What I read in 2016
I’m intending to write a post called The Dying Art of Reading but that will take more brain power than I can currently muster, so for the moment, a round-up of my reading last year will have to suffice on the topic of reading.
I keep a notebook of what books I read; some use Goodreads for this but as I hate Goodreads (it’s toxic for authors, for anyone with a thin skin and honestly, it’s data-mined more than anything else for connections between authors and readers). In total I completed reading 78 titles last year, which is slightly less than I thought; that said, I always have a good half dozen books on the go and some I simply don’t finish. More on the DNF topic another time. 34 titles were non-fiction, and some of those were doorstops that took months to get through, chipping away a few pages at a time. One of the first that I bounced my way through was a book called Brilliant Green- the surprising history and science of plant intelligence by Stefano Mancuso. Well written and entertaining too, this book was a joy to read and might change the way you see plants.
I’ve worked my way with glee through a fair chunk of the works of Marie-Louise Von Franz, student, translator, and associate of Carl Jung. Her books on fairy-tales are enthralling and enlightening reading; you can almost pick one at random and be amazed at the extraordinary information inside. In the same vein I read The Black Sun – the alchemy and art of Darkness by Stanton Marlan, and also Monika Wilkman’s The Pregnant Darkness – alchemy and the rebirth of consciousness. Both books explore the darker states of human existence (such as depression and grief) in the light of the ancient art of alchemy. I’m still pondering on my findings, such as they are, but these are excellent books.
Very worth reading too was Change of Life- psychological study of dreams in the menopause by Ann Markovic, and The Owl was a Baker’s Daughter – Obesity, Anorexia Nervosa and the Repressed Feminine by Marion Woodman. Susan Scott’s quirky little book, In Praise of Lilith, Eve and the Serpent in the Garden of Eden, was highly enjoyable too; a collection of essays and explorations, it’s a very engaging walk through some complex topics.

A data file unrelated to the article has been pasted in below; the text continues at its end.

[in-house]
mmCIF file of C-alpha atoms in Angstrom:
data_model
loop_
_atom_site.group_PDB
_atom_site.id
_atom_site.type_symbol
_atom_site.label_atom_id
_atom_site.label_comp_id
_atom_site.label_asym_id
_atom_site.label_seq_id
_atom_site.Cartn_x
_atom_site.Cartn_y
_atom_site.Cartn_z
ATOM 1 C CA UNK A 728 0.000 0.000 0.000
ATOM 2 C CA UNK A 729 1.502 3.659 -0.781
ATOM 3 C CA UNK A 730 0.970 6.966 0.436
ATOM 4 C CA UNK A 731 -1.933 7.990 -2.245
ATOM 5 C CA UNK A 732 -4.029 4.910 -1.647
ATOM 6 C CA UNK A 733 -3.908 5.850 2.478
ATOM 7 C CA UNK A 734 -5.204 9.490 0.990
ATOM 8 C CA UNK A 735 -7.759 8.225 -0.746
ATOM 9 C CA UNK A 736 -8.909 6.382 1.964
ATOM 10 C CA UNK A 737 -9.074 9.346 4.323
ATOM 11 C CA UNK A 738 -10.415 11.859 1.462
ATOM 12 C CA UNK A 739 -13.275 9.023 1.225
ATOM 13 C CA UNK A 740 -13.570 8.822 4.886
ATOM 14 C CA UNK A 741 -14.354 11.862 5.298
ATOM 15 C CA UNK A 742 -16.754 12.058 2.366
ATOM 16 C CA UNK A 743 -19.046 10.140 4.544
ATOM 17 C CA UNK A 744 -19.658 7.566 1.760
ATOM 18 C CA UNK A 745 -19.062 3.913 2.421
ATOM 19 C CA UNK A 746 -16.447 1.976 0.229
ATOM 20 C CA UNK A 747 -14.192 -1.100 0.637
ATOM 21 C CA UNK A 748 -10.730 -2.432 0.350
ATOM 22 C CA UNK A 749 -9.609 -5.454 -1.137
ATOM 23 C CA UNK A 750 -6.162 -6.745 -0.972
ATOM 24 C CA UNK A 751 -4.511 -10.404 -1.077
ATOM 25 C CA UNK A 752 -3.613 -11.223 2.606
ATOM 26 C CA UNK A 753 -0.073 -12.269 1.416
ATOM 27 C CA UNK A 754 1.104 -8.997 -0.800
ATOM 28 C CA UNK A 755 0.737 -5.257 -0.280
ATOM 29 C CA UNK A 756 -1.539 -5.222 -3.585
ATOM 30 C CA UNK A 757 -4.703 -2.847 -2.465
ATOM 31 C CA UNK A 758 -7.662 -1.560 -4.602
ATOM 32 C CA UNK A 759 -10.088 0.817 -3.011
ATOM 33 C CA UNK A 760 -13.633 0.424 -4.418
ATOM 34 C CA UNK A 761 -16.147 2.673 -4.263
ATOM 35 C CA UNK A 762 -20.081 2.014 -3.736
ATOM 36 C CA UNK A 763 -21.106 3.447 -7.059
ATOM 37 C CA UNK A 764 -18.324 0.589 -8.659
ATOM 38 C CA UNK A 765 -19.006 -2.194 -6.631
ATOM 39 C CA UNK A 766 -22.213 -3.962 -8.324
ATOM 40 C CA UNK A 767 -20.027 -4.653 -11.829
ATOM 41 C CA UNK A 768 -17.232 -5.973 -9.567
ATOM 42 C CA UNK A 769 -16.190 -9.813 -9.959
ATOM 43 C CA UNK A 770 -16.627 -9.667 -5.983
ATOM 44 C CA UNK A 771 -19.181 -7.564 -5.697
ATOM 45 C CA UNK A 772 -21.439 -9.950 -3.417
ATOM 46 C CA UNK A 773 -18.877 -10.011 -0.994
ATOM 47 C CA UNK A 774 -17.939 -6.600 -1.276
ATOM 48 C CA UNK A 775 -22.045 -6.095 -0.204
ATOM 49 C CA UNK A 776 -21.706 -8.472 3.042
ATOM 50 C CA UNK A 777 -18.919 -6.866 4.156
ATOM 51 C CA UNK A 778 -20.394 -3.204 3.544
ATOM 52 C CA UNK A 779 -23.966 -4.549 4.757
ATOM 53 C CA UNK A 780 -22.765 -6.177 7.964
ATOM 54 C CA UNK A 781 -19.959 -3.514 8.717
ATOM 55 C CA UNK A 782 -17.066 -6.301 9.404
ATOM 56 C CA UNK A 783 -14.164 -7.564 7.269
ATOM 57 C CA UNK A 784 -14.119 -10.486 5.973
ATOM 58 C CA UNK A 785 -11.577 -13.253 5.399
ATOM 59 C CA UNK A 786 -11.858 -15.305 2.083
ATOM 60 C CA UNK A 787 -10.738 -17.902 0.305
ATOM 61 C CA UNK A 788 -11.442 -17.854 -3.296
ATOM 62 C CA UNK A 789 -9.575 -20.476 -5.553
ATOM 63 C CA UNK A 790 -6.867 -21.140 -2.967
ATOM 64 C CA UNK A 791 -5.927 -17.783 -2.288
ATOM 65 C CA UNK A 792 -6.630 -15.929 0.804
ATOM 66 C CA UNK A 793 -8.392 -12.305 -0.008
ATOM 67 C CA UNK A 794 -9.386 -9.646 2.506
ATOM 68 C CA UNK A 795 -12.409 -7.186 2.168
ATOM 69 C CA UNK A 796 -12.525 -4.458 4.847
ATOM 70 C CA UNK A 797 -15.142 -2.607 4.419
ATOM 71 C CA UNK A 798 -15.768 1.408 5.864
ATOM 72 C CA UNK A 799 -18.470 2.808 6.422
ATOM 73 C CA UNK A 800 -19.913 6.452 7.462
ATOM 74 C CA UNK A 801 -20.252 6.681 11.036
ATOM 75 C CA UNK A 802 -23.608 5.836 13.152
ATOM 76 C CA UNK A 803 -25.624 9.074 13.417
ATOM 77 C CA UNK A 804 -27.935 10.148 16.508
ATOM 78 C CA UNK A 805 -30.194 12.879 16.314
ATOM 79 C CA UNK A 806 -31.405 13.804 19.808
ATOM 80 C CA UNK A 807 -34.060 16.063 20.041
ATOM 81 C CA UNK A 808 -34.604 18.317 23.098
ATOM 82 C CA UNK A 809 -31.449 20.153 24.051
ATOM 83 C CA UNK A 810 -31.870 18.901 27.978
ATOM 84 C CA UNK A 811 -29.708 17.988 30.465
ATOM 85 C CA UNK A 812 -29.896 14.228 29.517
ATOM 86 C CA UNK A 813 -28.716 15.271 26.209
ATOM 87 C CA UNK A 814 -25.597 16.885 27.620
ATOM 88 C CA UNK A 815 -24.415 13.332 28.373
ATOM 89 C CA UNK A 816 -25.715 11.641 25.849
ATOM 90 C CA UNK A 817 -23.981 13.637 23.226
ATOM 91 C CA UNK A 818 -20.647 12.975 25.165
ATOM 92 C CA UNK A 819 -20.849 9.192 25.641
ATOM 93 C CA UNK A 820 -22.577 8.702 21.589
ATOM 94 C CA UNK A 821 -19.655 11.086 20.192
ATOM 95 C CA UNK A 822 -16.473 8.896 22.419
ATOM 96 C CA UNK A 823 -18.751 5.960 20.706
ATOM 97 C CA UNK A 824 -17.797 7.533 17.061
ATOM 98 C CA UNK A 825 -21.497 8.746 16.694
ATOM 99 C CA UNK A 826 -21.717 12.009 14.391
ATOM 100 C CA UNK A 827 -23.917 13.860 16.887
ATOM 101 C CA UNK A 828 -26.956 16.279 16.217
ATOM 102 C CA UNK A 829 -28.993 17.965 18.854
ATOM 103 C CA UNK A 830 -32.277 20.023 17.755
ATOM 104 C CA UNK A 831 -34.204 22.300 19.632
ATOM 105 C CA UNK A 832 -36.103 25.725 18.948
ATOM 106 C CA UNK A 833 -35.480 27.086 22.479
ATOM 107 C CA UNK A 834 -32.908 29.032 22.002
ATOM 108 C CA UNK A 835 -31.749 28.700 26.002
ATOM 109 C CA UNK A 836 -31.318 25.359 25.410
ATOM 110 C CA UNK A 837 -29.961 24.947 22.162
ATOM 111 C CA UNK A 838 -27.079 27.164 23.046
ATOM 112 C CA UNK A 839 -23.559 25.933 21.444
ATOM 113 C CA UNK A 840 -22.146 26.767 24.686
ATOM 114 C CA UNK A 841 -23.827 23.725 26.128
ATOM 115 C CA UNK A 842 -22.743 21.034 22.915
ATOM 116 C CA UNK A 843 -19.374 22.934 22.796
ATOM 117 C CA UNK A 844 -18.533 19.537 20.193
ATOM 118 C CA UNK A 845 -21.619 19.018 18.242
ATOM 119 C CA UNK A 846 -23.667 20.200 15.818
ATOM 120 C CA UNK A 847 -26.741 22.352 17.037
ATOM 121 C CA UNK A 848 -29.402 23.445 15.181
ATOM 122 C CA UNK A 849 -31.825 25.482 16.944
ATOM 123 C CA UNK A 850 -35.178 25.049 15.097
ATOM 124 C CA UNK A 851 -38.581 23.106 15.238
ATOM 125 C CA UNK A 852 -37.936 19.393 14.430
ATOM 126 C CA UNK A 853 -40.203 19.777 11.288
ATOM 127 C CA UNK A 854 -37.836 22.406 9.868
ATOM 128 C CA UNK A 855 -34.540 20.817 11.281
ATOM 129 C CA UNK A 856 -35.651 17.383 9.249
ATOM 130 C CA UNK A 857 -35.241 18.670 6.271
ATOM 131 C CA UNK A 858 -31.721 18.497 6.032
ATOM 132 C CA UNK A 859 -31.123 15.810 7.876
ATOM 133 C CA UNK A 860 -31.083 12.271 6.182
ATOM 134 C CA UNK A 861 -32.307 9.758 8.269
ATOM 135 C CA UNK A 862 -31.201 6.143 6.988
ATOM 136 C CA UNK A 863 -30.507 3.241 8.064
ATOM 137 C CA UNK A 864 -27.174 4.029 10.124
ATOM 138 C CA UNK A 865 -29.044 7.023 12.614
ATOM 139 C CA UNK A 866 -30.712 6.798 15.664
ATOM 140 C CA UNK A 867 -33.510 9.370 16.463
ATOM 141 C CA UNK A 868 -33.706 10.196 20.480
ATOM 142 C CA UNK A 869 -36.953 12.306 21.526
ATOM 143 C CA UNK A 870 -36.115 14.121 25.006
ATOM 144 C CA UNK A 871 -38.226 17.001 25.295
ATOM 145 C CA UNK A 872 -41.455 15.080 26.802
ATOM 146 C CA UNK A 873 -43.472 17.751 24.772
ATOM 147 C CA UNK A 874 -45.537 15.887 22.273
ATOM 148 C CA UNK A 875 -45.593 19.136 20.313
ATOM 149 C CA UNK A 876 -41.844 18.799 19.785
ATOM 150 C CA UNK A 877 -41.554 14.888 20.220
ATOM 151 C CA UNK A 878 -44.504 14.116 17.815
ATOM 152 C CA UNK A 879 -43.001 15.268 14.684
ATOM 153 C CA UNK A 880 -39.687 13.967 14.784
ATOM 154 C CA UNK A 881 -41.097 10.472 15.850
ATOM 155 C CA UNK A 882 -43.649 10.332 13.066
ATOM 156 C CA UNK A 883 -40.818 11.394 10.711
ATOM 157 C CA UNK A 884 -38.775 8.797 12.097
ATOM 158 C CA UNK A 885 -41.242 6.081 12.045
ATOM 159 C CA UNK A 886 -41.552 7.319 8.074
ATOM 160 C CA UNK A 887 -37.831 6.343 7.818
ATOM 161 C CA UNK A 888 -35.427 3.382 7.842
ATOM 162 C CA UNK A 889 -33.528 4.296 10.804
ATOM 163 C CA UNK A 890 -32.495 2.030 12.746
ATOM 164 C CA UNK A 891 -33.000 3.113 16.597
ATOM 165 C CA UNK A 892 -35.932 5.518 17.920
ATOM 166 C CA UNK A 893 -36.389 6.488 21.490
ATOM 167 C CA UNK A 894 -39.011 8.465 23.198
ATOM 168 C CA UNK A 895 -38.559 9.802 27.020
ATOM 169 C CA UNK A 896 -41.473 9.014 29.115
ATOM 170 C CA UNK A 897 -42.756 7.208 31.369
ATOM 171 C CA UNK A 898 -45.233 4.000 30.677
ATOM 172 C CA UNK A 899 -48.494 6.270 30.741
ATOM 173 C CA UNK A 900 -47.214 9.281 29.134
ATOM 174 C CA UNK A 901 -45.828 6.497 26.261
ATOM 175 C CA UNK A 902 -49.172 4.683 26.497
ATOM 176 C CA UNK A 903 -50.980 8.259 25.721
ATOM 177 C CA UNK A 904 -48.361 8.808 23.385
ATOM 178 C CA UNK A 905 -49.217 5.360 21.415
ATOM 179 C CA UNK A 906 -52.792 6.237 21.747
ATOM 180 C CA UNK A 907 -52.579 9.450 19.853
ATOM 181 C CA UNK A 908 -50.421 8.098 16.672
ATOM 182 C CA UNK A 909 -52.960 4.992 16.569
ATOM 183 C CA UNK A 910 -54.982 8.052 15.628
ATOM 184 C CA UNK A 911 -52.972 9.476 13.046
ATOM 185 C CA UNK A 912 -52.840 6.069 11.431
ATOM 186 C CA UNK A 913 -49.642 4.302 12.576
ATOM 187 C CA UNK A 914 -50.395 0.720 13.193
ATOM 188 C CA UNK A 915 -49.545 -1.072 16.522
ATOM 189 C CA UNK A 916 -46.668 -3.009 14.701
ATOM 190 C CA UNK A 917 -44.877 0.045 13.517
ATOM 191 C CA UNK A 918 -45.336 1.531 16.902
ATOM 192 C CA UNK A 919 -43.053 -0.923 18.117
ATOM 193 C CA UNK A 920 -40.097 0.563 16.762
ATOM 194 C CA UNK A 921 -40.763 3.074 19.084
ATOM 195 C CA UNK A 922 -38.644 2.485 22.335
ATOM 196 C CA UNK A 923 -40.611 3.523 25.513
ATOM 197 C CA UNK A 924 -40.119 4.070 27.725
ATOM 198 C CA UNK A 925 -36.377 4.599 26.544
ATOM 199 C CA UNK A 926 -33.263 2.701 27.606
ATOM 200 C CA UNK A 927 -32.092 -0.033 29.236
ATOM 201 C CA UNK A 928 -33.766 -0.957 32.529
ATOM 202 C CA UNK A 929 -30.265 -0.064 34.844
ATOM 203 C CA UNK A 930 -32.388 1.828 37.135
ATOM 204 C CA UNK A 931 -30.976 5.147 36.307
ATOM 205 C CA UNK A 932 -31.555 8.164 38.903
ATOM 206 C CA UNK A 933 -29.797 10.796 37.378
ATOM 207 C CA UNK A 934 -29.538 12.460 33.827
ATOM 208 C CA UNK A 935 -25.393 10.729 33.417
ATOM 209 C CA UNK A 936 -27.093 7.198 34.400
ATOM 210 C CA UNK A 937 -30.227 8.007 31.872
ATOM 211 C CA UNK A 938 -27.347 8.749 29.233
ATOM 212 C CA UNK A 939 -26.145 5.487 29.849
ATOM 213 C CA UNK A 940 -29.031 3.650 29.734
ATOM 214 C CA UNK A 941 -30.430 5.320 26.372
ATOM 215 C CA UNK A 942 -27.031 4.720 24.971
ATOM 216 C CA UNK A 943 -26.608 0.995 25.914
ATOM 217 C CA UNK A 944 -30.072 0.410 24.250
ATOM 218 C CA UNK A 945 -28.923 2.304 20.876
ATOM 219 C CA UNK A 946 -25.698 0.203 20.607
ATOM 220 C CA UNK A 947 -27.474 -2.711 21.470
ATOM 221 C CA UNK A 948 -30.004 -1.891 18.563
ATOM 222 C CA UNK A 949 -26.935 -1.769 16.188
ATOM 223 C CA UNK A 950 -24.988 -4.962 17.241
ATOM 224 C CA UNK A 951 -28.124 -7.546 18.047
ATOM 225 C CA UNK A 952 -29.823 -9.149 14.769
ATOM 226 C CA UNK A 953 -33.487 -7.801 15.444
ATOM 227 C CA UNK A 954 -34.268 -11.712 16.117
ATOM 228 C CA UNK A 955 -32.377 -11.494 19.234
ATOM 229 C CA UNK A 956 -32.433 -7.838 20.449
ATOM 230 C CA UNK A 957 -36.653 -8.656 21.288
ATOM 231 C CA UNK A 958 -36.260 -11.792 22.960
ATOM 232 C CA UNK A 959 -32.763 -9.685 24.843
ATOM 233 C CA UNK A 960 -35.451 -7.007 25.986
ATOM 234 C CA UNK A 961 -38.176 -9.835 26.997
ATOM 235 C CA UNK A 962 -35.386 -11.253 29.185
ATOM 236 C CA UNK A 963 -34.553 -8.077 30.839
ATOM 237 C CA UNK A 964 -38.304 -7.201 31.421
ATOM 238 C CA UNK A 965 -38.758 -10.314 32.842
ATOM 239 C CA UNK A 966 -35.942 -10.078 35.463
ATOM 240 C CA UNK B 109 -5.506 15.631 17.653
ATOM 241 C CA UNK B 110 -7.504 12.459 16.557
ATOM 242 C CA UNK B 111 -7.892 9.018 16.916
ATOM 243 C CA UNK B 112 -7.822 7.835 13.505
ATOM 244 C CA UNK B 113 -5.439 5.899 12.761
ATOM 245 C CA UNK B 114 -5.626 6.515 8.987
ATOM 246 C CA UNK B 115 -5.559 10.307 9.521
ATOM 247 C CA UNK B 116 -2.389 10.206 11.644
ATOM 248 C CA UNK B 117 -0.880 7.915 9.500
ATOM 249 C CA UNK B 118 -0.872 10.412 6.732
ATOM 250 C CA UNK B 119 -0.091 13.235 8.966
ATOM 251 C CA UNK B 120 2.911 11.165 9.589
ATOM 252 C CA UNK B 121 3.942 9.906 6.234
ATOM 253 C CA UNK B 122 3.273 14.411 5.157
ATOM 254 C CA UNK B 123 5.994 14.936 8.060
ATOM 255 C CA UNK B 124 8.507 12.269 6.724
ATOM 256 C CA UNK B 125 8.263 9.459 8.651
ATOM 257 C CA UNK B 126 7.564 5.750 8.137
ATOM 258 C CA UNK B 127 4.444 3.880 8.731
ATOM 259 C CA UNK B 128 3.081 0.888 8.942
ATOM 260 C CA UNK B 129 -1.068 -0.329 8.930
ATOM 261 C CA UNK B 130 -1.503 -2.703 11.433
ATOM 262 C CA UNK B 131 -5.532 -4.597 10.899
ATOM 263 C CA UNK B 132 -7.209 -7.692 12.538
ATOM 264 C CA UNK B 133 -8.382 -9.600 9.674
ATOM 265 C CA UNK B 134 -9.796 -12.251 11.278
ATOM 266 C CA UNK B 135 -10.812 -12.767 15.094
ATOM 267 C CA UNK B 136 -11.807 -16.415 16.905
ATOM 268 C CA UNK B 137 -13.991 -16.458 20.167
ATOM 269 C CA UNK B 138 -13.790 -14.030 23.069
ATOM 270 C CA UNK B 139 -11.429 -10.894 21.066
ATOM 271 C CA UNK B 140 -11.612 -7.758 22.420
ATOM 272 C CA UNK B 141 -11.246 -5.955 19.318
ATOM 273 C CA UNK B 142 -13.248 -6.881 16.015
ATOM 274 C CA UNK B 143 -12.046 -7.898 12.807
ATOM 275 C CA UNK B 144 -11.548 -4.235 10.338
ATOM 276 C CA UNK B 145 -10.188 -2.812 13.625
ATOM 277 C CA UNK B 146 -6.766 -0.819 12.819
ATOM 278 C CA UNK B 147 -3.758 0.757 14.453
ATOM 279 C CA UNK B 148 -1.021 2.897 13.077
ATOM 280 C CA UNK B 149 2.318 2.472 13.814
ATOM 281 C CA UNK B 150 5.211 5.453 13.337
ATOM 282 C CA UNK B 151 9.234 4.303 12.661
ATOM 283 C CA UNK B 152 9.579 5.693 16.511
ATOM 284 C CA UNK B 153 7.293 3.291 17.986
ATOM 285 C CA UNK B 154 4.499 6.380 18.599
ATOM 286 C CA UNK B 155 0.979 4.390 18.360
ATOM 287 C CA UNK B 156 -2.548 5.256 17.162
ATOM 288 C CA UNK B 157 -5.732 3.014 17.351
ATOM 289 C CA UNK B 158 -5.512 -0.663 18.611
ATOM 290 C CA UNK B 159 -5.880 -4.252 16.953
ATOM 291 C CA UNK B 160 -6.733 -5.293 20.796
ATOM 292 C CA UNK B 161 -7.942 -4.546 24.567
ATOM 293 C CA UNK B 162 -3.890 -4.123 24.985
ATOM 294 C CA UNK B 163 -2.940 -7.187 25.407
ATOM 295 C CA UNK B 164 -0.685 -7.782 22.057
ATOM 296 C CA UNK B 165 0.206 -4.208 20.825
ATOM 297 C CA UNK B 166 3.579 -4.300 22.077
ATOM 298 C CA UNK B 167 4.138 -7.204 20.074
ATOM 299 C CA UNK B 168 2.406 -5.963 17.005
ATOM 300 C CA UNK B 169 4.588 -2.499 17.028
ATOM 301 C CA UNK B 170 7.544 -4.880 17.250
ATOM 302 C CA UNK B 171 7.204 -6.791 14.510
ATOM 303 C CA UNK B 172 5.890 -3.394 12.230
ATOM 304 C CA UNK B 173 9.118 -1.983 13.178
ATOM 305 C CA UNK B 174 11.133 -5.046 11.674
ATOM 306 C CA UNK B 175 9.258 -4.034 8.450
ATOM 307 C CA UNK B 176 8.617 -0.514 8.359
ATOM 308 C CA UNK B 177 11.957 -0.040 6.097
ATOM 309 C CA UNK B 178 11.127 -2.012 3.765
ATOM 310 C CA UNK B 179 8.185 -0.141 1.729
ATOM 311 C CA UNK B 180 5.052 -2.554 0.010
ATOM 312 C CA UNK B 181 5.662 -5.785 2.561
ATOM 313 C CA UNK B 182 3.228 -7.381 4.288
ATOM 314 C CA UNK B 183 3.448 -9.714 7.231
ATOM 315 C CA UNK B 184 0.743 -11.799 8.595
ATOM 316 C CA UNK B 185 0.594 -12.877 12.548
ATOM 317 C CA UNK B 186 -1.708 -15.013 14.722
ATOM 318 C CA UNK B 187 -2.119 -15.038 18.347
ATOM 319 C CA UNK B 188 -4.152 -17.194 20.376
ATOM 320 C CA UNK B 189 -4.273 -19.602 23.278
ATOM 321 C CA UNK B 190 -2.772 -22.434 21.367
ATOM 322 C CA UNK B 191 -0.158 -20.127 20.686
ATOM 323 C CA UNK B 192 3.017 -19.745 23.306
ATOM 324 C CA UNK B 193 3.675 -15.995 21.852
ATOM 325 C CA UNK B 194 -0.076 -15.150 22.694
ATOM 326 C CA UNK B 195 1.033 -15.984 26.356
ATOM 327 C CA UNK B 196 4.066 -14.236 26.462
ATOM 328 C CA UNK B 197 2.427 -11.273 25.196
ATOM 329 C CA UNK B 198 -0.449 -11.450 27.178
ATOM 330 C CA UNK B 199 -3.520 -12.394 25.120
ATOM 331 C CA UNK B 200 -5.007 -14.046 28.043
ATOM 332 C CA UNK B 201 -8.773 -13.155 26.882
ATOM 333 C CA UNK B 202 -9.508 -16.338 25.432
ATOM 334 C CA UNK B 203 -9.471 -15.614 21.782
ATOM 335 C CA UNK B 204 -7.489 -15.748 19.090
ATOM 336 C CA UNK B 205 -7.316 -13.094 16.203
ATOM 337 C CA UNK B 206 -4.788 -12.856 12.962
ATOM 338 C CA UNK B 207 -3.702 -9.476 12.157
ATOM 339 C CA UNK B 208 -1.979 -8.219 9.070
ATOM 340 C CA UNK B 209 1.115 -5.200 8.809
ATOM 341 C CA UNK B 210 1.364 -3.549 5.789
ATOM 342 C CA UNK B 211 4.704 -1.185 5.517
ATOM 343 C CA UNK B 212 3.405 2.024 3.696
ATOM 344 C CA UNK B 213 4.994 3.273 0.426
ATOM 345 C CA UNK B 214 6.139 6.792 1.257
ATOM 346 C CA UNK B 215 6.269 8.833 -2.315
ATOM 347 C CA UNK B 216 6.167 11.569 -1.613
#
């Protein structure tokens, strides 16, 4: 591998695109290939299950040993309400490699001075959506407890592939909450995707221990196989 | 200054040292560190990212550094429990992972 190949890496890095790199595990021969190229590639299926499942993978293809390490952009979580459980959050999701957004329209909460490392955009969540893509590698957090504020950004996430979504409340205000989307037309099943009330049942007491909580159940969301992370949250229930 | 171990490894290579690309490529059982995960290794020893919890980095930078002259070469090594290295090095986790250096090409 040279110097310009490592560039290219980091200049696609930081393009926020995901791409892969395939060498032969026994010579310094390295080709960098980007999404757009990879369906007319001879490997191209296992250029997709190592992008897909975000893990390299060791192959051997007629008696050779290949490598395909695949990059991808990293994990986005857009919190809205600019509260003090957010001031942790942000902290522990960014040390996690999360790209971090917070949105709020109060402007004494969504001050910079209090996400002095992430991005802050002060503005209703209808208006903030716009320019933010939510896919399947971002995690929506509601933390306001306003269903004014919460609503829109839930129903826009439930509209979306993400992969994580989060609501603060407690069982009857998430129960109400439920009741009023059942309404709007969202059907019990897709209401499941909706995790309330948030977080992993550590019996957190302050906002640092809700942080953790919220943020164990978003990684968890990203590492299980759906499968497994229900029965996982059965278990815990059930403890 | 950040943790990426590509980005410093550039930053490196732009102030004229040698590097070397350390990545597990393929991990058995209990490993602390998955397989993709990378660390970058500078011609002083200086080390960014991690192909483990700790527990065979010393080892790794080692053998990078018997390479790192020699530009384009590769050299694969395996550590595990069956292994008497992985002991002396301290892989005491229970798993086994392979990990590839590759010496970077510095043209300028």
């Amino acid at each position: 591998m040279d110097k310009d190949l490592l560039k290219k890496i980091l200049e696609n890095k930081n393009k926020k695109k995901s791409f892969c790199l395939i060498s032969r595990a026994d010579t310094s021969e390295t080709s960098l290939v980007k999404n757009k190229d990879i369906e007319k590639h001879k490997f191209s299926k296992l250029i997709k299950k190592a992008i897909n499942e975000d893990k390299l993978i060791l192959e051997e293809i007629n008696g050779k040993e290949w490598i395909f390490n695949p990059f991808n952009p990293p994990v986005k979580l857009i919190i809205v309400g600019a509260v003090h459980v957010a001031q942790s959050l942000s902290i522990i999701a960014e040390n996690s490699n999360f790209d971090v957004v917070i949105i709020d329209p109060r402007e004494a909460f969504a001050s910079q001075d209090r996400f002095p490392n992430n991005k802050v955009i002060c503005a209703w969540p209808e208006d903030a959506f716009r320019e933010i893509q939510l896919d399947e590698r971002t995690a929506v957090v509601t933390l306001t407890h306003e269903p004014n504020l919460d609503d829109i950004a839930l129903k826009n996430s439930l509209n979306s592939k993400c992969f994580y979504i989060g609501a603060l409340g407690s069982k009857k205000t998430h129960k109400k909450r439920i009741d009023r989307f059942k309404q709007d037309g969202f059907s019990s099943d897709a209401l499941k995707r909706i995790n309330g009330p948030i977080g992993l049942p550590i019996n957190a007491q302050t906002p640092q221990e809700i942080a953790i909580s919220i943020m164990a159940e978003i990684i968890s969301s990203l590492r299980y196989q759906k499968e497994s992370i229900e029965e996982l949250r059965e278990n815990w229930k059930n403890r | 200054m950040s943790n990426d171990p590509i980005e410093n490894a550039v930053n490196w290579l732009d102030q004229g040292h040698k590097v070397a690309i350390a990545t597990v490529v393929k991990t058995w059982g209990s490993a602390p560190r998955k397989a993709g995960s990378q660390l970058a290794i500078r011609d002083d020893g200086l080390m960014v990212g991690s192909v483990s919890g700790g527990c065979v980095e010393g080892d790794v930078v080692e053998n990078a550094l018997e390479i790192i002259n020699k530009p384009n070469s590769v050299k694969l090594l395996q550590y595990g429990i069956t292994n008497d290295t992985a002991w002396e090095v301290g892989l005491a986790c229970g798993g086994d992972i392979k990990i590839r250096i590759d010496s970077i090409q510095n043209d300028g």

In fiction, I sated myself on Ann Cleeves books, gorging on several each from the Shetland and the Vera series, and then going right off them. I did the same with a number of titles by Dennis Wheatley and probably won’t touch either author’s works now for a long while. I might be in danger of doing the same with John Connelly’s Charlie Parker series, but he keeps upping the ante and on to book 6 now, I’m quite hooked. Each book is very different from the last but threads run through all that develop and tantalise. I read a couple of Last Kingdom books by Bernard Cornwell but stalled and will hopefully pick up on the ones I’ve bought but not yet read later in the year. H.Rider Haggard accompanied me on many miles of static bike journeys at the gym… he’s still brilliant to read even with the political incorrectness!
I finally finished Sir Terry Pratchett’s A Slip of the Keyboard; it’s a collection of essays and the like, but it’s painfully poignant to read and I confess I cried. I also read his Unseen Academicals, and cried laughing too.
For work I read a couple of books on Paris (How Paris became Paris by Joan Dejean and The Seven Ages of Paris by Alistair Horne) but since I only did one Paris trip last year, my new-found knowledge has languished and I’ll need to reread them both to refresh my memory!
Some of the very best of the fiction was from indie author Gev Sweeney. Three books from her this year in her extraordinary series of alternative history: Ferial Day, Master Warwick and finally For The Burnable Cities. The Prodigal’s Psalm from last year is an excellent unsettling read too. Alternative history as she writes it mingles Roman, biblical and modern history in an unnervingly accurate exposé of current events. Without giving spoilers, you’d have to read them yourself to get quite how apt the themes are.
There are other books, some I have enjoyed, some not; some I have beta read (and therefore, at this stage cannot comment) but that’s a rough guide to where my reading has led me in 2016. I have not given links, but all books are easy enough to find on Amazon and if not, let me know and I’ll see if I can help.